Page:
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Exogenous estrogen therapy, testicular cancer, and the male to female transgender population: a case report

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Abstract

Background

Over the last 40 years, there has been a significant increase in the incidence of testicular cancer. The epidemiologic evidence to understand this phenomenon is unclear, however exogenous estrogen exposure is thought to be a driver in the development of testicular cancer. This is of particular importance in the transgender population because utilization of exogenous estrogen therapy is an essential aspect of the transition process.

Case

We present the case of a 38-year-old Caucasian male to female transgender patient who presented with metastatic testicular cancer 15 months after initiating estrogen therapy. She presented to our emergency department with worsening back pain and fatigue. A clinical examination revealed a right-sided testicular mass. A computed tomography scan of her abdomen/pelvis identified a right groin lesion measuring 6.4 cm, a retroperitoneal mass causing right-sided hydronephrosis, an extensive deep vein thrombosis, and pathologic abdominal lymphadenopathy. Germ cell tumor markers revealed an alpha-fetoprotein of < 2.5 μg/L and a beta-human chorionic gonadotrophin of 2526 IU/L. Her lactate dehydrogenase was 5294 U/L. Medical oncology advised the discontinuation of hormonal therapy at this time. On the basis of elevation in germ cell tumor markers and the burden of disease, she was treated with four cycles of bleomycin, etoposide, and cisplatin chemotherapy. A decision to defer upfront radical inguinal orchiectomy was made due to not wanting to have an early interruption in anticoagulation.

Following the completion of the chemotherapy, a 6 cm retroperitoneal mass persisted. Due to the location of the mass and surgical morbidity associated with excision, she was followed with positron emission tomography-computed tomography by Uro-oncology, with no evidence of recurrent disease 2 years since the time of diagnosis.

Conclusions

While there are recognized risks associated with estrogen therapy less is known about the extent to which exogenous estrogen can serve as a driver of malignancy. With recent experimental evidence revealing a pro-growth impact of estrogen on human testicular cells, continued reporting of similar cases in the literature is imperative to see if a link between exogenous estrogen exposure and testicular cancer exists.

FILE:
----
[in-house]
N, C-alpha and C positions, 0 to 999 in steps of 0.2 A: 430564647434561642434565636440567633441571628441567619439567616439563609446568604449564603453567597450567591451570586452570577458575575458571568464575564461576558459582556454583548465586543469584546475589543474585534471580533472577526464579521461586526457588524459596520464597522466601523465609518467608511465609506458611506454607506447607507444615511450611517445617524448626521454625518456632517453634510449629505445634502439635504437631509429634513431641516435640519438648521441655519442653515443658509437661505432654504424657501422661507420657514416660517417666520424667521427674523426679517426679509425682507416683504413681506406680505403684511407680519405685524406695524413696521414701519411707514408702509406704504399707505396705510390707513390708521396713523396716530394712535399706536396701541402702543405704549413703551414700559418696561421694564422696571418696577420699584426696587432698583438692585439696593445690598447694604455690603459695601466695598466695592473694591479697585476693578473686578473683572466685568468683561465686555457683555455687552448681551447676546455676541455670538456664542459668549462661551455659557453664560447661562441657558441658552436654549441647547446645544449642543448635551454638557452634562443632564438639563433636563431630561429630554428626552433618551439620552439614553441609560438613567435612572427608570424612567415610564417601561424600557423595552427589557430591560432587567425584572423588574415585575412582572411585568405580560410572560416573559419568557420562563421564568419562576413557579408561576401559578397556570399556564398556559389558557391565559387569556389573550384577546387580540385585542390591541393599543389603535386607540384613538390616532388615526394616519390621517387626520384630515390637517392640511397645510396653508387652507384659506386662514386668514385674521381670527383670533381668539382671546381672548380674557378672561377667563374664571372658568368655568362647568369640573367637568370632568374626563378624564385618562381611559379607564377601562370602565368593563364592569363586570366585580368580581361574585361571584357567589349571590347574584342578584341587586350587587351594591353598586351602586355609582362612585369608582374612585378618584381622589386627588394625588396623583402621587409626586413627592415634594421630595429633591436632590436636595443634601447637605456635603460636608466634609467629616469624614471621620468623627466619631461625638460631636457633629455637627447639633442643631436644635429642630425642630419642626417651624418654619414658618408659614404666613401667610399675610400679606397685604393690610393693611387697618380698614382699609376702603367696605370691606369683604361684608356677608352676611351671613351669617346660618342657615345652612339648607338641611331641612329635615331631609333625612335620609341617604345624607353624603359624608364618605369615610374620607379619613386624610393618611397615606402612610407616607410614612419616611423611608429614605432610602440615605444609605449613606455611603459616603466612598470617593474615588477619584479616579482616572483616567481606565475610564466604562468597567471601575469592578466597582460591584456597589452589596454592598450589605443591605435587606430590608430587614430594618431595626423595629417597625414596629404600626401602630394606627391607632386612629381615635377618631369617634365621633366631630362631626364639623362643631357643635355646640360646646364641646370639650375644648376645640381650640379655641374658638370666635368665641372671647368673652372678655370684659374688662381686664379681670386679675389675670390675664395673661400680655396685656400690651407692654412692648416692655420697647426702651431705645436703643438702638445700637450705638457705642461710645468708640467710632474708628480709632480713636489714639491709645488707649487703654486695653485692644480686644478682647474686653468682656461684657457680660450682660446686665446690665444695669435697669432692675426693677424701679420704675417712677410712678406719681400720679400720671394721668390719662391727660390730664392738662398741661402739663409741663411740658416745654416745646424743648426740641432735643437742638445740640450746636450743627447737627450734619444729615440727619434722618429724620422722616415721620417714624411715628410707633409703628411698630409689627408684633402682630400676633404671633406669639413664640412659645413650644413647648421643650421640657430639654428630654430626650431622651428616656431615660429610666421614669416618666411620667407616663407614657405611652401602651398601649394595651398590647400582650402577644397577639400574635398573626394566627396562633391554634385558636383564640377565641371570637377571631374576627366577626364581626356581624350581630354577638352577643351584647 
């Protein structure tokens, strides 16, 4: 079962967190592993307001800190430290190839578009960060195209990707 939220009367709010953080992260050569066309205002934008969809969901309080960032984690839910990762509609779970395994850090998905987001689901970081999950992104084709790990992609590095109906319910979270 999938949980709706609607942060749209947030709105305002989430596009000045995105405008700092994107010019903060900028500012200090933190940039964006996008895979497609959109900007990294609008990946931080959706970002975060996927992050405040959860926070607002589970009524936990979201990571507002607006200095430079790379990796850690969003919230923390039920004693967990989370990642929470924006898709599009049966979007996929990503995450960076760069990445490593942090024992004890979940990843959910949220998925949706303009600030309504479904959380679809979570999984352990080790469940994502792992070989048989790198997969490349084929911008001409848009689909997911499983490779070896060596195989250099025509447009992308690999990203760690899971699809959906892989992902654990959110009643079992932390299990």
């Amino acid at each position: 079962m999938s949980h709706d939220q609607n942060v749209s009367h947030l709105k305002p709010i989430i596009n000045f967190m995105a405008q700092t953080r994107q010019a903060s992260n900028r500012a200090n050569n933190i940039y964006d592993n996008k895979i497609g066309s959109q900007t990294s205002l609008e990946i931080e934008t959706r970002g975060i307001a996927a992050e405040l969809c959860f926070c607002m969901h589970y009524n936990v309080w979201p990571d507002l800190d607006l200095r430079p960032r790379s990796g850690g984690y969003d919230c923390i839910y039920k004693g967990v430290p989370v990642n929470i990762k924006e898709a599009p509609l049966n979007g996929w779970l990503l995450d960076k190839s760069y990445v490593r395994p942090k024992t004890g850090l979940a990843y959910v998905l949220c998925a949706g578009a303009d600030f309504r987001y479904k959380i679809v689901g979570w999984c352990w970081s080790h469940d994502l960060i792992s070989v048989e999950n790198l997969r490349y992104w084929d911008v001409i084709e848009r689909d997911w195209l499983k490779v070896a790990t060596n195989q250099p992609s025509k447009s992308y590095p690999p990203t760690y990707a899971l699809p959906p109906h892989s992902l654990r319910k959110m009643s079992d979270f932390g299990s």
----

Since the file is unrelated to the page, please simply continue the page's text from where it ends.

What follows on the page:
Background

Over the last 40 years, there has been a significant increase in the incidence of testicular cancer (TC). While the epidemiologic evidence to understand this phenomenon is unclear, testicular dysgenesis syndrome (TDS) is a theory that attributes the increased rate of disorders of male fertility (impaired spermatogenesis, cryptorchidism, and TC) to a common error in gonocyte development that is in part driven by exposure to excess estrogen.

This is of particular importance in the male to female transgender population, because utilization of sustained exogenous estrogen therapy is an essential aspect of the transition process. While there are recognized risks associated with estrogen therapy, (for example, thrombosis) less is known about the extent to which exogenous estrogen can serve as a driver of malignancy such as TC.

Here we discuss the case of a male to female transgender patient who developed TC after many months of exogenous estrogen therapy, review the biologic plausibility, and review the literature for similar cases for which there is only one case. Continued reporting of similar cases in the literature is imperative to see if a link between exogenous estrogen exposure and TC exists.

Case presentation

A previously healthy 38-year-old Caucasian male to female transgender patient was placed on hormonal therapy for 15 months with estradiol 2 spironolactone while awaiting gender re-assignment surgery. There was no other previous past medical or surgical history. She was not taking any other medications and had a non-anaphylactic allergy to penicillins. She is married with two children and is employed as a truck driver. She never uses recreational drugs, has an infrequent alcohol intake (< 1/week), and is an ex-tobacco smoker. There was no family history of TC.

In early 2016, she developed progressive right-sided scrotal swelling, abdominal and back pain, fatigue, and weight loss of 7 kg. With ongoing pain, she presented to our Emergency Department in June 2016. On presentation her vital signs were 36.1 °C, heart rate (HR) 99 beats per minute, blood pressure (BP) 169/97, and 99% on room air with 18 respirations a minute. A clinical examination revealed no focal neurological deficits, normal cardiorespiratory examinations, palpable adenopathy in the left supraclavicular fossa but no palpable axillary or inguinal adenopathy. Her abdomen was soft and non-tender, there was no organomegaly, and a genitourinary examination revealed a large right-sided testicular mass. A computed tomography (CT) scan of her abdomen/pelvis identified a right groin lesion measuring 6.4 × 4.9 × 6.3 cm, and a retroperitoneal mass (11.5 × 10.6 × 17.4 cm) causing right-sided hydronephrosis (see Fig. 1a). Furthermore, an extensive deep vein thrombosis (DVT) involved the common iliac and femoral vessels. Lastly, there were pathologically enlarged lymph nodes in the celiac axis, retrocrural space, and external iliac chains. A CT scan of her thorax revealed left-side neck adenopathy measuring 3 × 3 cm but no parenchymal lung lesions were noted. Laboratory investigations revealed: hemoglobin 103 g/l, white blood cells (WBC) 10.9 × 109/L (absolute neutrophil count of 8.9), platelets of 446 × 109/L, sodium 130 mmol/L, potassium 4.2 mmol/l, creatinine 127 umol/L, with remaining extended electrolytes (Ca, Mg) and liver panel within normal limits. At the time of diagnosis, lactate dehydrogenase (LDH) was 5294 U/L and the tumor markers alpha-fetoprotein (AFP) and beta-human chorionic gonadotrophin (β-HCG) were < 2.5 μg/L and 2526 IU/L, respectively. Overall her clinical stage was IIIC (Tx,N3,M1a,S3).